Menologia rustica

Ancient Roman farmers' almanacs (in Latin, menologia rustica) are a type of Roman calendar providing month-by-month information on conditions and activities pertaining to agriculture. They were displayed as public inscriptions. Menologia Rustica Colotianum measures 0'654 cm in height, 0'410 cm in width.[1] Examples that survived to the modern era are the Menologium Rusticum Colotianum and the Menologium Rusticum Vallense, both dating to the period 19–65 AD[2] or 36–39 to the end of the 1st century AD.[3] Both were discovered in the 16th century, but the Menologium Valense has been lost.[4]


The Menologium Rusticum Colotianum was discovered by Angelo Colocci, and is held by the Naples Museum.[5] It appears on a four-sided marble altar base, inscribed in twelve columns. Each column contains:

  • a zodiac sign
  • month name
  • number of days in the month
  • date of the Nones
  • number of daylight and nighttime hours
  • astrological house through which the sun passed
  • tutelary deity of the month
  • agricultural tasks
  • religious holidays that a farmer was expected to observe.[6]

Villas on working estates often displayed mosaics and wall painting depicting seasonal or monthly agricultural activities, in some sense illustrations of the menologia rustica.[7]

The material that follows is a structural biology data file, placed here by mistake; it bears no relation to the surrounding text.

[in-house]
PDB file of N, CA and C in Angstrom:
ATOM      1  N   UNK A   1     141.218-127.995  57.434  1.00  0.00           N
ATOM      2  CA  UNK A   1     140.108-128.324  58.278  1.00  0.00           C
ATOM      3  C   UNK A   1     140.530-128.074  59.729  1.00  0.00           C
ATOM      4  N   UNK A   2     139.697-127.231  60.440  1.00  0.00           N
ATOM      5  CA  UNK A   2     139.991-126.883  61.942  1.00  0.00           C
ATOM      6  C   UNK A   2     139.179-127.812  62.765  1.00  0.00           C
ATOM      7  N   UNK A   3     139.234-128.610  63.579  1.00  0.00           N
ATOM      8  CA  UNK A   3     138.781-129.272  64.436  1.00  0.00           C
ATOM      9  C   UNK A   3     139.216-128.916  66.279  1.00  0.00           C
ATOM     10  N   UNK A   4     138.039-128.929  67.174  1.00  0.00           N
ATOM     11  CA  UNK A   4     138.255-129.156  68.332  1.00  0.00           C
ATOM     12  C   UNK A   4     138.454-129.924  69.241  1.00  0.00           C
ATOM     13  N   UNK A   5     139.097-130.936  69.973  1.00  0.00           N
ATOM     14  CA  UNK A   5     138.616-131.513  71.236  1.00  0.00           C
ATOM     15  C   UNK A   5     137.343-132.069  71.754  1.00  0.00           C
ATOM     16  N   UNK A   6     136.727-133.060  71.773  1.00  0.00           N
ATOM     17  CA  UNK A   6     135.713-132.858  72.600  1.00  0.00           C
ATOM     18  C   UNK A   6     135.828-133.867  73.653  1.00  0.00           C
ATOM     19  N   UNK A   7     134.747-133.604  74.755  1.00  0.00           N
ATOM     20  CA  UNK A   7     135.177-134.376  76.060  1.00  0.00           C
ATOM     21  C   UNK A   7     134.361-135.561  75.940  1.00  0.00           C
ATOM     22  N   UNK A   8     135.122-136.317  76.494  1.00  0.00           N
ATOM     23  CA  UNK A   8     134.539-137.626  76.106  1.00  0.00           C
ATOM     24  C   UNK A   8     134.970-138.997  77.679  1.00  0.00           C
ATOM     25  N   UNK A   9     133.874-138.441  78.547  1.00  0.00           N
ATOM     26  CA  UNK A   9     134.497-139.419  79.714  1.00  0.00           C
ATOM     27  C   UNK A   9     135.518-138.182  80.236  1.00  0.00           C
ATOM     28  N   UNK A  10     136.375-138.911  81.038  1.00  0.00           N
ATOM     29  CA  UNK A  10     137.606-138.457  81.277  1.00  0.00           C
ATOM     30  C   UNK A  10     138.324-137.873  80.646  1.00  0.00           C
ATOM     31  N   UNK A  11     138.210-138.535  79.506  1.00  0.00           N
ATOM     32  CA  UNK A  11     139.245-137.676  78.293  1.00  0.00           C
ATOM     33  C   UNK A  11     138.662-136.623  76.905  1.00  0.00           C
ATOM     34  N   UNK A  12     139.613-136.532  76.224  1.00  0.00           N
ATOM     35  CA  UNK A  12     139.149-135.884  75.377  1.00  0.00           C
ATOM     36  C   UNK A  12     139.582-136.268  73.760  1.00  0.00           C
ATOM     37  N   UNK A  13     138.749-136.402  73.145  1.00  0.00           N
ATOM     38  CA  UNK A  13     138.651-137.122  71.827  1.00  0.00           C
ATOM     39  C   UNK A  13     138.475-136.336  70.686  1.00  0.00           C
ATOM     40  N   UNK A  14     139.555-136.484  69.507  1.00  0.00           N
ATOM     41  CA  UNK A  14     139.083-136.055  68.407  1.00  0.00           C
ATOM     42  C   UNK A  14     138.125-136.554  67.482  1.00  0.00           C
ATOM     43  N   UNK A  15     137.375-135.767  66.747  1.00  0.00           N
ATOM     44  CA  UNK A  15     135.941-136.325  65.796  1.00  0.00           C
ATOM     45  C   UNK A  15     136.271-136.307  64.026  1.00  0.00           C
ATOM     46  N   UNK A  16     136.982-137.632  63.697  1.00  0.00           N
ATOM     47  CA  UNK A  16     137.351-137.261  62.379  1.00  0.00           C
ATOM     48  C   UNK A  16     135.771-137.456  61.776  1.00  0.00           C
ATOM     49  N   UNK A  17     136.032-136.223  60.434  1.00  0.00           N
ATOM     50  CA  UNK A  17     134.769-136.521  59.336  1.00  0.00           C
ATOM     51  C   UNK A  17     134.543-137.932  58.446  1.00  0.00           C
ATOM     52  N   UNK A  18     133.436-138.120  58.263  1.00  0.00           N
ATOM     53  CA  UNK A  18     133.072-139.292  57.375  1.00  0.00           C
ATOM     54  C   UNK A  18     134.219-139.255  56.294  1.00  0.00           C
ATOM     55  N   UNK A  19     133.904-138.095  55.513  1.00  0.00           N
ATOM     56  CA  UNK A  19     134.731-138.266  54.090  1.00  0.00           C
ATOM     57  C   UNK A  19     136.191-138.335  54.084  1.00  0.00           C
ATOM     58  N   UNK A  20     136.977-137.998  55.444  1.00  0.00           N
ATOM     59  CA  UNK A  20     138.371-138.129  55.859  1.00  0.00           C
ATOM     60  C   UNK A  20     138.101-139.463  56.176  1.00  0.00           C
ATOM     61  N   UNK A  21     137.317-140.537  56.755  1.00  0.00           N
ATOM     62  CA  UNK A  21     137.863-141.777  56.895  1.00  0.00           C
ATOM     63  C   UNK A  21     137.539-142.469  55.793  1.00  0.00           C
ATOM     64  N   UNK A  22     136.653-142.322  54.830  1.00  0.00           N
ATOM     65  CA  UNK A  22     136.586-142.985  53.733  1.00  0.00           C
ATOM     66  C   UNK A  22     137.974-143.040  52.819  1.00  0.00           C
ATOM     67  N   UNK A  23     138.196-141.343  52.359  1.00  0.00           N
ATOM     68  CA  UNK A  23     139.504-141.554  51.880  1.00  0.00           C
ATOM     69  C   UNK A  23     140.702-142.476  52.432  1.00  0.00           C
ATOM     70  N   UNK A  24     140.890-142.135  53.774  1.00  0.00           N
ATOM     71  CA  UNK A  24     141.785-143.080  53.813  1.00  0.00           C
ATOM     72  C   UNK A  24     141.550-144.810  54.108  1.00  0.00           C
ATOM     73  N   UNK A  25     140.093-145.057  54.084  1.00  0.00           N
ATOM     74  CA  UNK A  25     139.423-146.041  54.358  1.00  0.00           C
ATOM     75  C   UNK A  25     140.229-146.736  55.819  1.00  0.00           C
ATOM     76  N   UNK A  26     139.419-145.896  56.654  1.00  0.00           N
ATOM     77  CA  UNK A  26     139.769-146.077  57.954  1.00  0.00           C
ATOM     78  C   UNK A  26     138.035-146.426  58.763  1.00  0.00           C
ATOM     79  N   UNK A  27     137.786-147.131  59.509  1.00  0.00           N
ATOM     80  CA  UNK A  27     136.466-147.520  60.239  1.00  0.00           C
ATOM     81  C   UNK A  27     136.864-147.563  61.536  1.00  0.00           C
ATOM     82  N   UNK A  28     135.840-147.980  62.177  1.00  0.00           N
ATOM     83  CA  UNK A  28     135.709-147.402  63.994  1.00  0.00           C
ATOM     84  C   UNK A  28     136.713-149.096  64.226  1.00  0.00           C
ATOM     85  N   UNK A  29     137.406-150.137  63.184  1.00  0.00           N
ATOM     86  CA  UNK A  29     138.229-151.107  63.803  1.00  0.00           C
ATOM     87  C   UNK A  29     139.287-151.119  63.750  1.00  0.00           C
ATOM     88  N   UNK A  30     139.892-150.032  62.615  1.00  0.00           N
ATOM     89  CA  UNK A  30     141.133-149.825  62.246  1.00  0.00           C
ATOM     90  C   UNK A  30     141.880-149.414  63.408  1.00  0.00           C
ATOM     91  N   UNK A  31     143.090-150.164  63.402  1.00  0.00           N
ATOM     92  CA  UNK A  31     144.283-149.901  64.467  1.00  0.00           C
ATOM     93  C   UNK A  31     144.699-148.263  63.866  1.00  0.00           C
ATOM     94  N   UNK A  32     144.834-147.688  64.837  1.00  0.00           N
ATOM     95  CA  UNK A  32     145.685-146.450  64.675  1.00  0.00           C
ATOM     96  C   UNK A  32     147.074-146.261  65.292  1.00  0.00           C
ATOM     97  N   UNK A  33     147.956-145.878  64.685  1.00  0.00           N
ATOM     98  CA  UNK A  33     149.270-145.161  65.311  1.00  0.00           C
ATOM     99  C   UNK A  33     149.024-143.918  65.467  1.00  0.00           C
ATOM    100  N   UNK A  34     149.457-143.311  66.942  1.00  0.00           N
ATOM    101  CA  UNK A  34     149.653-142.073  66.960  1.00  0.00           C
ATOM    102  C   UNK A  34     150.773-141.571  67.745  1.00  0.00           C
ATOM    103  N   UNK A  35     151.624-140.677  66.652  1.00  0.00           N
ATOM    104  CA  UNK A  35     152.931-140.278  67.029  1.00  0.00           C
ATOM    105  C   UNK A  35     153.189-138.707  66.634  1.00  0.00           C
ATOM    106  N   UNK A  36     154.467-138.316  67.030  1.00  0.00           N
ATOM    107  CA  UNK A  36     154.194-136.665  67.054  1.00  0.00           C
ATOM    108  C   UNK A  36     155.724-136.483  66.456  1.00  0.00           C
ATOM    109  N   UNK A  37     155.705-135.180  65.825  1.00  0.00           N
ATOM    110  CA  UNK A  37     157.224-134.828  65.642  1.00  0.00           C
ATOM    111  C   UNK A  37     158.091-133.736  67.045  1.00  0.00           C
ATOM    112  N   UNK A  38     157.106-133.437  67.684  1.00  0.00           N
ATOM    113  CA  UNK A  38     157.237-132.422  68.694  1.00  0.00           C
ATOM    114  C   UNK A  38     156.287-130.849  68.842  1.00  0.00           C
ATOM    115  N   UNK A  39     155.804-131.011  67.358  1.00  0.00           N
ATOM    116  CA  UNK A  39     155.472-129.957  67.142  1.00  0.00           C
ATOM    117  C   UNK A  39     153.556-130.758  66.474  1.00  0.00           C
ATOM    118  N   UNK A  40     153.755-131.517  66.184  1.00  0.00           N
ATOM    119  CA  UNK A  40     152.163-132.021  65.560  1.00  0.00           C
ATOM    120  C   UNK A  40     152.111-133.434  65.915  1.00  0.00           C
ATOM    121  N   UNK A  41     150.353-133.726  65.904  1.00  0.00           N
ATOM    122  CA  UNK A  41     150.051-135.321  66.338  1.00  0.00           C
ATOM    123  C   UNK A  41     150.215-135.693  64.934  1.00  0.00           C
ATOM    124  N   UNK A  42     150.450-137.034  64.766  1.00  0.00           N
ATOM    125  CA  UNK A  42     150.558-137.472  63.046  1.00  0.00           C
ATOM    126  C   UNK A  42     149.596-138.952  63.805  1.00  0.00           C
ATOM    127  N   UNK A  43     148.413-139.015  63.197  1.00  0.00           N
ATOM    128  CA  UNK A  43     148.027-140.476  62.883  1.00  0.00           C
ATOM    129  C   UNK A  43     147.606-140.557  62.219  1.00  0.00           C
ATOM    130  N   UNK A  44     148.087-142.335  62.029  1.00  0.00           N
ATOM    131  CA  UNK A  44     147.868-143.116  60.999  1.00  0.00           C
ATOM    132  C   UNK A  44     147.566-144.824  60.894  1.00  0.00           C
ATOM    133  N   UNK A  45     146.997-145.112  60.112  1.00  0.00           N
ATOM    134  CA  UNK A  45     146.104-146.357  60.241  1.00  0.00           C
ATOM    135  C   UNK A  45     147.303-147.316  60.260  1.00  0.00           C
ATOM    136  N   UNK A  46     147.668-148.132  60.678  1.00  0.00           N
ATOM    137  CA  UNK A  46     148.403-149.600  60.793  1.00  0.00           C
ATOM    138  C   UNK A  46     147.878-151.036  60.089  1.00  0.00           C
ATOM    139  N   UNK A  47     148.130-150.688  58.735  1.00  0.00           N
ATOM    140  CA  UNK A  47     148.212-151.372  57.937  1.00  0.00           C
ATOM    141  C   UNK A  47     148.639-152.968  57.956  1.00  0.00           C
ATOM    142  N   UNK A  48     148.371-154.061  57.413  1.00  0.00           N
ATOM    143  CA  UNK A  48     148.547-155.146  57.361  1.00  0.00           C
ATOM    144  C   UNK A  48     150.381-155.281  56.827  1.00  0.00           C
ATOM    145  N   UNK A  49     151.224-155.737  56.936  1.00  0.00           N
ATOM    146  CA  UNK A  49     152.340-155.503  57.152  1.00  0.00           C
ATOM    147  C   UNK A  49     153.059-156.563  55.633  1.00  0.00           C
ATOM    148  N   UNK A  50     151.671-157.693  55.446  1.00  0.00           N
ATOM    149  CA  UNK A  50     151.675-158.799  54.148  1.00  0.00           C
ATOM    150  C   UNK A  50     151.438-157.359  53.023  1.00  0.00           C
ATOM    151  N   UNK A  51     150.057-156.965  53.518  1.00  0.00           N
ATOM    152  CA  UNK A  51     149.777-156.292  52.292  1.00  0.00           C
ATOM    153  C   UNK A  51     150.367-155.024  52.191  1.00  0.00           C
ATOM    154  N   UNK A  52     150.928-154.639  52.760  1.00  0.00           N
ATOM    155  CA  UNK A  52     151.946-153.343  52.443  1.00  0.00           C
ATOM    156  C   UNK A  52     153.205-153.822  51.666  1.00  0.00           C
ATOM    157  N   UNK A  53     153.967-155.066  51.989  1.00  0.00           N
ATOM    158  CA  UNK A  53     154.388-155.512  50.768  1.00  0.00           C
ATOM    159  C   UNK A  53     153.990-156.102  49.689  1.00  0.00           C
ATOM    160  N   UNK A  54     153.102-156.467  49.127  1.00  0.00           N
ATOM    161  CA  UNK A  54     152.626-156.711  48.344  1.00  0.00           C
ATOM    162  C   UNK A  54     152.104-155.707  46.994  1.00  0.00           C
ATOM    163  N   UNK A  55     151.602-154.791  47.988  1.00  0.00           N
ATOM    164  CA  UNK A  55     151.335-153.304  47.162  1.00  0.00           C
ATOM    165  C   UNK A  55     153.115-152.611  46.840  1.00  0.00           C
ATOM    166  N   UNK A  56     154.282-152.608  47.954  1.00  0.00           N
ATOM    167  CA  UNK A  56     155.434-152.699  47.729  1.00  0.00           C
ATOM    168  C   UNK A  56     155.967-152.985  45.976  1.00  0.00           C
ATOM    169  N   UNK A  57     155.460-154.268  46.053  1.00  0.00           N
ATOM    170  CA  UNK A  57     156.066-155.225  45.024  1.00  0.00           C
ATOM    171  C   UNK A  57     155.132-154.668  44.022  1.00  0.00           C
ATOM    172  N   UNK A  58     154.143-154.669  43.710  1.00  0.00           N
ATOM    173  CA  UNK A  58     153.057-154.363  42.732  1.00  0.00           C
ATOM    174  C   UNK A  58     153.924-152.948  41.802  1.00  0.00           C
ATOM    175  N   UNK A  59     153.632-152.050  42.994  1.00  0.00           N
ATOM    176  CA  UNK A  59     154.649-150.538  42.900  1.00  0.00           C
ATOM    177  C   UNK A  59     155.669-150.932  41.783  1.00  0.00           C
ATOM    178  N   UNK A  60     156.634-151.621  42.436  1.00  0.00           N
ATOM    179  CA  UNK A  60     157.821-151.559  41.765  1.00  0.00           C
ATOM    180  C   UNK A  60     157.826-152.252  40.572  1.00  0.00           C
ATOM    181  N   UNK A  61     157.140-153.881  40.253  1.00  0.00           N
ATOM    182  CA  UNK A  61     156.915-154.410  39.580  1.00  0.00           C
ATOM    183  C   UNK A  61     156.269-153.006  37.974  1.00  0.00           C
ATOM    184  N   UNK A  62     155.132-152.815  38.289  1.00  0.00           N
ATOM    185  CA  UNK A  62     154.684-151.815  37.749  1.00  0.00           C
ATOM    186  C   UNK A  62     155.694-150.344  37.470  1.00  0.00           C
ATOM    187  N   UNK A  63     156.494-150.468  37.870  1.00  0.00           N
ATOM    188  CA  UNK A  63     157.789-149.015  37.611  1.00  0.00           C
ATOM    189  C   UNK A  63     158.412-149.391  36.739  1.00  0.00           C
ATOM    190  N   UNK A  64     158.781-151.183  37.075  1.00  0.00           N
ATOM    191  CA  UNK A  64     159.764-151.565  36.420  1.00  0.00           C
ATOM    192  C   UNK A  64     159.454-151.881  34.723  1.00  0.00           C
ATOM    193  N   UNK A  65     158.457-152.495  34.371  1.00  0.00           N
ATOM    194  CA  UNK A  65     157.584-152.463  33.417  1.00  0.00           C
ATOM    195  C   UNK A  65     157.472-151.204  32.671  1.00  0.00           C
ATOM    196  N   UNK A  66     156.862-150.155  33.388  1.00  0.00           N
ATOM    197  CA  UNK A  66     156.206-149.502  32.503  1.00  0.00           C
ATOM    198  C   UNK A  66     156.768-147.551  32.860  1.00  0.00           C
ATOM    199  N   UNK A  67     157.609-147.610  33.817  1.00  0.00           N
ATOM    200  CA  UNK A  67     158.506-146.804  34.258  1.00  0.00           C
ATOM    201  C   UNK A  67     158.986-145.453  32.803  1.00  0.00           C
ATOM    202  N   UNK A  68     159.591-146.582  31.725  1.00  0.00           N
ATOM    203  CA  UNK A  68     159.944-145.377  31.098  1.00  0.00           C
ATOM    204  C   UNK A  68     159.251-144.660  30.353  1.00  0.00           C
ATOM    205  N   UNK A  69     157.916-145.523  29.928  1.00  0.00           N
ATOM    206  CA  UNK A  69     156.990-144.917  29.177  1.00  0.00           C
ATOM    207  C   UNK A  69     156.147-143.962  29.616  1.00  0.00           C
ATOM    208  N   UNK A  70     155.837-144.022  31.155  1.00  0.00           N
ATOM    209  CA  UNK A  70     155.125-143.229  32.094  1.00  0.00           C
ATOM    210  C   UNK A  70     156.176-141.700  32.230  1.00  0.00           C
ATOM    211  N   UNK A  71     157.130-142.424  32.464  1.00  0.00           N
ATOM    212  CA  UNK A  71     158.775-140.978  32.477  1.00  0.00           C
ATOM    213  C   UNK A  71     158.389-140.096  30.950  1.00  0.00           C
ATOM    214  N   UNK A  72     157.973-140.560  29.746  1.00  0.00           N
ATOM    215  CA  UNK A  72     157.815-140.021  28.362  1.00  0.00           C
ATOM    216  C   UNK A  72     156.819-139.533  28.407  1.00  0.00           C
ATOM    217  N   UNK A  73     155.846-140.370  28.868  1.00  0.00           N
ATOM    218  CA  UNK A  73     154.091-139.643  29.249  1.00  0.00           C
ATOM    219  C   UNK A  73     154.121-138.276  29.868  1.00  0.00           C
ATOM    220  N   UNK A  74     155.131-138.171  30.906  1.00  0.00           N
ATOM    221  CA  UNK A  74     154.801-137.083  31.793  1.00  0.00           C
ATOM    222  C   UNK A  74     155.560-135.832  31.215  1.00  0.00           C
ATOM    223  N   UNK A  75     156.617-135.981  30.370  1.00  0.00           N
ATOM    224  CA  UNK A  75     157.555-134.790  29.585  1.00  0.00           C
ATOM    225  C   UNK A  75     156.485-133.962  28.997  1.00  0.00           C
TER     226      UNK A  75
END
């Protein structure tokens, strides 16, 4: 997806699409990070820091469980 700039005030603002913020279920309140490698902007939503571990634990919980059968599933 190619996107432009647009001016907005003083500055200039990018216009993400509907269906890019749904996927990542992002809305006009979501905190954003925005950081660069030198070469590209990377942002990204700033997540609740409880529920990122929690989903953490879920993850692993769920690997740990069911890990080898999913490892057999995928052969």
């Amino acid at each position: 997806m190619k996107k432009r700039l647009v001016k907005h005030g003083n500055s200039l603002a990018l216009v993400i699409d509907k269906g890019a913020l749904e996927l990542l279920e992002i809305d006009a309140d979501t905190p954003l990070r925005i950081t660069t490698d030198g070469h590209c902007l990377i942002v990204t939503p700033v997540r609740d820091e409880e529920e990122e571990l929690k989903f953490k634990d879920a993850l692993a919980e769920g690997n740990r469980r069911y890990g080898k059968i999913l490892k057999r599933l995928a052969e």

Van L. Johnson conjectured that the four-sided form of the menologia preserved an original four-month Roman "year" or festival cycle.[8]


  • Attilio Degrassi, Inscriptiones Italiae 13: fasti et elogia. Fasciculus 2: Fasti anni Numani et Iuliani, accedunt ferialia, menologia rustica, parapegmata (Rome: Libreria delle Stato, 1963).

See alsoEdit


  1. ^ Karakus, Onur Sadık (2017). "MENOLOGIA RUSTICA COLOTIANUM: Roma Taşrasına Ait İstisnai Bir Takvim". PAU J Soc Sci Ins. 2017 (26): 317.
  2. ^ Michele Renee Salzman, On Roman Time: The Codex Calendar of 354 and the Rhythms of Urban Life in Late Antiquity (University of California Press, 1990), p. 170.
  3. ^ Joseph Patrich, Studies in the Archaeology and History of Caesarea Maritima (Brill, 2011), p. 84, note 53.
  4. ^ John Edwin Sandys, Latin Epigraphy: An Introduction to the Study of Latin Inscriptions (Cambridge University Press, 1919), p. 174.
  5. ^ Sandys, Latin Epigraphy, p. 174.
  6. ^ James Chidester Egbert, Introduction to the Study of Latin Inscriptions (New York, 1896), p. 368.
  7. ^ Annalisa Marzano, Roman Villas in Central Italy: A Social and Economic History (Columbia University Press, 2007), p. 297.
  8. ^ Van L. Johnson, "Natalis Urbis and Principium anni," Transactions and Proceedings of the American Philological Association 91 (1960), p. 110.